The paperwork prescription


I started my morning at the doctor's office. It's been just over a year since my last visit. In the interim, I was assigned a new doctor, and the practice–part of the state's largest hospital system–apparently switched to a new, electronic records system.

The end result is, my new doctor spent about 30 minutes picking through my file (incidentally, it sounded like most of the paperwork from the last 18 months or so is missing from my file) and typing stuff into the system.

She spent maybe two minutes on the physical part of the exam, which was a routine diabetes check-up.

This, folks, is a big part of what I think is a problem with healthcare. When the doc has to spend that much time filling in the blanks, it's a wonder any actual care takes place.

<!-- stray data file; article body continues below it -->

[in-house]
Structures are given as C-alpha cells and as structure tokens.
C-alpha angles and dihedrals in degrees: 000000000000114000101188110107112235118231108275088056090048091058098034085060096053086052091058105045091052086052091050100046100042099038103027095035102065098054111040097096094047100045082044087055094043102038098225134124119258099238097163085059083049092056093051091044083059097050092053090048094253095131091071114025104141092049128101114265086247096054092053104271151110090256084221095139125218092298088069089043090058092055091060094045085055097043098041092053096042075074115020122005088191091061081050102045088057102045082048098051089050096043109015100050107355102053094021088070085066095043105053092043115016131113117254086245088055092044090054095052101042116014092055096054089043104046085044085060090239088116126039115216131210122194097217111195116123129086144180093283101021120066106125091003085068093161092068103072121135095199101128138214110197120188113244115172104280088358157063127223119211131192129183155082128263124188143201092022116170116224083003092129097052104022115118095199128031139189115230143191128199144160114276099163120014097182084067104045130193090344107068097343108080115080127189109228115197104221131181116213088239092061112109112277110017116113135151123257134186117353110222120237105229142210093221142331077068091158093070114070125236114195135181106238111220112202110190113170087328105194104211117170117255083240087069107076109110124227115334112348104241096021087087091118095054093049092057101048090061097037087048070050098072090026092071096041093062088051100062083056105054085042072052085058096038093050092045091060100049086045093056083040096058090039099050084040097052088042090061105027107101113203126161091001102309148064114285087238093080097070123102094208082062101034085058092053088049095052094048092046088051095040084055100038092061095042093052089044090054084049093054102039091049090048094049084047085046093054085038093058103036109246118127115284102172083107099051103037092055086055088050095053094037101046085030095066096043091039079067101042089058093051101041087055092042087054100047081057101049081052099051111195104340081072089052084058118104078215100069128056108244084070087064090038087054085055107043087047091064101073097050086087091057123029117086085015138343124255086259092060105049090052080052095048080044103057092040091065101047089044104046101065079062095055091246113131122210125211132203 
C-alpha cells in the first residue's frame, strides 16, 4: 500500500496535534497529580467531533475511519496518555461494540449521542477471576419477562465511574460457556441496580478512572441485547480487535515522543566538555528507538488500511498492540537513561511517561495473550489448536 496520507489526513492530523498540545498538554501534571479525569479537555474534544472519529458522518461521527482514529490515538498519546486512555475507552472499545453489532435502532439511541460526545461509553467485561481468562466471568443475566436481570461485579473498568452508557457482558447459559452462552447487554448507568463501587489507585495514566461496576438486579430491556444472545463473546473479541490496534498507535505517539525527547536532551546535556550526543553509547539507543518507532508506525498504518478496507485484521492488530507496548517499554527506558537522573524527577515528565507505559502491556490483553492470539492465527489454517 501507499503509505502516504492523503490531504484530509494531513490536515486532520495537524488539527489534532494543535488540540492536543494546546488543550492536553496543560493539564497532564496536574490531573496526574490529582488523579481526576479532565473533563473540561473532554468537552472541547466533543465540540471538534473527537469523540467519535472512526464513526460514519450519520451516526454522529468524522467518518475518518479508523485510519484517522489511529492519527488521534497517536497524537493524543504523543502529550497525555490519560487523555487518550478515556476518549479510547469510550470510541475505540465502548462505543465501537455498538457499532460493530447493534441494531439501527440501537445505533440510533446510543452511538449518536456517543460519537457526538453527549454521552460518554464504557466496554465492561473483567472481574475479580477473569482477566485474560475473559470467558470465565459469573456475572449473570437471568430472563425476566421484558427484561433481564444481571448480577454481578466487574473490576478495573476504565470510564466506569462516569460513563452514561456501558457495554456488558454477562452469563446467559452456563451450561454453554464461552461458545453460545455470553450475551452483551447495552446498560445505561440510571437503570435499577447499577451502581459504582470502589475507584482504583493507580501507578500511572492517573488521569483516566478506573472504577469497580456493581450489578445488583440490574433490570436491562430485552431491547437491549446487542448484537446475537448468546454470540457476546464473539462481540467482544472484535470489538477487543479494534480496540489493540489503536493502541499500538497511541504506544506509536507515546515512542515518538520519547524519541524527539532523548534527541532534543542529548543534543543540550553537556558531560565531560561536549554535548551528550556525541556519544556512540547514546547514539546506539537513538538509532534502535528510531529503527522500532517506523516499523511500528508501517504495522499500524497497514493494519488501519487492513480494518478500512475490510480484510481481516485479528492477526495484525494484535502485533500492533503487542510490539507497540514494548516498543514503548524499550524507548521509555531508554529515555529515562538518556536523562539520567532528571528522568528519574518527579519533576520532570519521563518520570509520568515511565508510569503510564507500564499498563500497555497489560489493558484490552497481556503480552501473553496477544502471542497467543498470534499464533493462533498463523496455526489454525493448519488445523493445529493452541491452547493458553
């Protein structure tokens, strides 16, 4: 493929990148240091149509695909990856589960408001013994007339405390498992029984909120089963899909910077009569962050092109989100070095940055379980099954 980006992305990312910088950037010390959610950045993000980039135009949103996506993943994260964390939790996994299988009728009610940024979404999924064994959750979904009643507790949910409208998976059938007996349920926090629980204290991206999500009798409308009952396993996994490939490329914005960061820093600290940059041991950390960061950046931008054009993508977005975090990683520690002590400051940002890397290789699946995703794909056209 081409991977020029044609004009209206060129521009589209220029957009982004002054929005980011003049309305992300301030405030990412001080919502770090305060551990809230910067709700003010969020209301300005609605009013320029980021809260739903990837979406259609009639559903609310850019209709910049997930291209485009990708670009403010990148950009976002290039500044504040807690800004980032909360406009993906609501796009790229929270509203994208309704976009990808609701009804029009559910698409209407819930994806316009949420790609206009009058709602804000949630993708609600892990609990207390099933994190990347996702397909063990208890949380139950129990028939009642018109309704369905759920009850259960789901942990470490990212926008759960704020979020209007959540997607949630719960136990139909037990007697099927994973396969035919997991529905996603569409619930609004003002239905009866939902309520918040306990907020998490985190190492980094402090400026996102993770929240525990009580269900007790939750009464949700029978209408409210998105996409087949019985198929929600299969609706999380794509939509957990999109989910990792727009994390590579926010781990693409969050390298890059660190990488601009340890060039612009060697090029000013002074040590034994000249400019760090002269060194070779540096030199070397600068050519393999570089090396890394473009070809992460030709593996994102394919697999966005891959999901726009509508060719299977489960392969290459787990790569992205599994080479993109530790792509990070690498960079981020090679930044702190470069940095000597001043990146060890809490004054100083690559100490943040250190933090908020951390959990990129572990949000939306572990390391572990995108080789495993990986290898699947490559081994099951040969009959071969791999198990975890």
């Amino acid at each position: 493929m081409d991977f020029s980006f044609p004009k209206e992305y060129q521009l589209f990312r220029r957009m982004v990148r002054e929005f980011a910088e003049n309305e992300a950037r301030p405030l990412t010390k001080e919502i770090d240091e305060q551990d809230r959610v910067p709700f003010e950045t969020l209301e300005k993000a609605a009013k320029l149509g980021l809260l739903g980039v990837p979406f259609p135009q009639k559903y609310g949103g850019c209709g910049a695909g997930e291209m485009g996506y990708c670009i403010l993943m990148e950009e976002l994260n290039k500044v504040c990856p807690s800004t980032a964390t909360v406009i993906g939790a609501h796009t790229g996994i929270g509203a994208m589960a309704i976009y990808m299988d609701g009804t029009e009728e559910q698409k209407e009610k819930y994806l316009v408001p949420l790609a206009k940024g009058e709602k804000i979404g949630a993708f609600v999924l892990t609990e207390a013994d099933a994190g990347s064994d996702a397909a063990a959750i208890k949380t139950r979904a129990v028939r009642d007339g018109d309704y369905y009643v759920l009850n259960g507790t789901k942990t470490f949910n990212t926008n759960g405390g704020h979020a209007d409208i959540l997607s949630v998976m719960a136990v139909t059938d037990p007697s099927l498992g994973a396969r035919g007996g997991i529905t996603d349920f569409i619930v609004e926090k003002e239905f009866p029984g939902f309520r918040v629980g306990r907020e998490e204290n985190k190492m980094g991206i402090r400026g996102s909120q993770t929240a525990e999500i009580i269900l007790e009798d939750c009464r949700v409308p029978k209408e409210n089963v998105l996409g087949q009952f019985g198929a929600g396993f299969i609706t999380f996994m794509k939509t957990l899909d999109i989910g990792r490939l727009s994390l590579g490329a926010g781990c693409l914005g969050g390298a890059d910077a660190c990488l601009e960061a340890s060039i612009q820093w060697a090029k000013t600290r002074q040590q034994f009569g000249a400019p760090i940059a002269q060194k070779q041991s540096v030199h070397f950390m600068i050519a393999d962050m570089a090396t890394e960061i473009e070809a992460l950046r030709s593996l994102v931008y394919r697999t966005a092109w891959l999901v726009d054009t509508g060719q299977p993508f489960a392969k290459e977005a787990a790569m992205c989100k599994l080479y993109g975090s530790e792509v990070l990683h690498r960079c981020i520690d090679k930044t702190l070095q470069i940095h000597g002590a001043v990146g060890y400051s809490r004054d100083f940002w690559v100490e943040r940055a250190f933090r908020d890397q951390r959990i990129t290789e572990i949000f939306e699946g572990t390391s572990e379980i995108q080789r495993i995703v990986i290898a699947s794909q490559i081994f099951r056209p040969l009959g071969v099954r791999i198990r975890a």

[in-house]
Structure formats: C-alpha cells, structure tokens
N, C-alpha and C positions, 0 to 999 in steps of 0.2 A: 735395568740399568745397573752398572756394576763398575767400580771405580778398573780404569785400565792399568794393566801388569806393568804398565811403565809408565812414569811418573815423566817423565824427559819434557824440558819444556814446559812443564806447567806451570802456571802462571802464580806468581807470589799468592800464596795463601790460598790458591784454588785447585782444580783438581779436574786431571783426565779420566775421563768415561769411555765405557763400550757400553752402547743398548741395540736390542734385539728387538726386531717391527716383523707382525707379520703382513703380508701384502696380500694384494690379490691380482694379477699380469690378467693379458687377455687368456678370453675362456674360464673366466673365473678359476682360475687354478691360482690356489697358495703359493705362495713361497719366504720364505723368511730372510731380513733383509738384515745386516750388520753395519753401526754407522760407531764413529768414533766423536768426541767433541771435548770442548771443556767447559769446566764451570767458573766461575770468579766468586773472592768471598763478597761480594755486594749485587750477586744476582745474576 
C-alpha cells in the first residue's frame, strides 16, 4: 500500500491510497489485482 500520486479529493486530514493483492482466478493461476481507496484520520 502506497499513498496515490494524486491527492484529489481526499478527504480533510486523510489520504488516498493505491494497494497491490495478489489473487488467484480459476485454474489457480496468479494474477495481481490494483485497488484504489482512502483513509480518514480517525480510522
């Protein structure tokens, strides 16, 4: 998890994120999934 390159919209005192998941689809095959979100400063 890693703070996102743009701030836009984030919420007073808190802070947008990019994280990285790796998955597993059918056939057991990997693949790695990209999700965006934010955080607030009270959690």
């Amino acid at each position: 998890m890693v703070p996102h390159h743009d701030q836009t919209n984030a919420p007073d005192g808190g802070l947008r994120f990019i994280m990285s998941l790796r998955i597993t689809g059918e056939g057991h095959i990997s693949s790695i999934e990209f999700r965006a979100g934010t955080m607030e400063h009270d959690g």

I don't even dare to wonder (yet wondering I am) how the new system interprets my standing prescriptions which I asked them to renew while I was there.

So HME providers, fear not, you are not the only providers spending more time on paperwork than patients.

Theresa Flaherty



I agree, but why is the physician the one deaing with this, and not the office staff? seems like a horrible use of the doctor's time.

Regina, I was wondering that myself.

Sounds like a HIPAA security violation to me. If you were a Medicare/Medicaid patient that required DME the provider would not have access to your file in an Audit. This would result in a recoupment and the provider would be held liable for the doctor losing patient data. Another sad scenario is that doctors all too often underchart visits causing the same issues in audits. Again they have no accountability. Yet they need more money.......